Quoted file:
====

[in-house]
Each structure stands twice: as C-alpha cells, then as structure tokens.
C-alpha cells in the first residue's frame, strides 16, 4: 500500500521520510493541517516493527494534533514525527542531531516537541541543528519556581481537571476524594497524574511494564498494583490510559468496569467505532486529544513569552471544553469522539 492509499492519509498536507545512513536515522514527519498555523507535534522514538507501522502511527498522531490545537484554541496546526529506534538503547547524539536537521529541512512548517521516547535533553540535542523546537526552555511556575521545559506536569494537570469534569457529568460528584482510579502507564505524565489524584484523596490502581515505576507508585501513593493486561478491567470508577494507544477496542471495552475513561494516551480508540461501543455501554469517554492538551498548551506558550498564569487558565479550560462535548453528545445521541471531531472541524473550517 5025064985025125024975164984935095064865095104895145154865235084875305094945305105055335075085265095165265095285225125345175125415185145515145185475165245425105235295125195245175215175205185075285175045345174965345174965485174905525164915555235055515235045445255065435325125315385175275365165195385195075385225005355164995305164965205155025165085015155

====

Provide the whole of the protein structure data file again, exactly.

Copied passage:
[in-house]
Each structure stands twice: as C-alpha cells, then as structure tokens.
C-alpha cells in the first residue's frame, strides 16, 4: 500500500521520510493541517516493527494534533514525527542531531516537541541543528519556581481537571476524594497524574511494564498494583490510559468496569467505532486529544513569552471544553469522539 492509499492519509498536507545512513536515522514527519498555523507535534522514538507501522502511527498522531490545537484554541496546526529506534538503547547524539536537521529541512512548517521516547535533553540535542523546537526552555511556575521545559506536569494537570469534569457529568460528584482510579502507564505524565489524584484523596490502581515505576507508585501513593493486561478491567470508577494507544477496542471495552475513561494516551480508540461501543455501554469517554492538551498548551506558550498564569487558565479550560462535548453528545445521541471531531472541524473550517 5025064985025125024975164984935095064865095104895145154865235084875305094945305105055335075085265095165265095285225125345175125415185145515145185475165245425105235295125195245175215175205185075285175045345174965345174965485174905525164915555235055515235045445255065435325125315385175275365165195385195075385225005355164995305164965205155025165085015155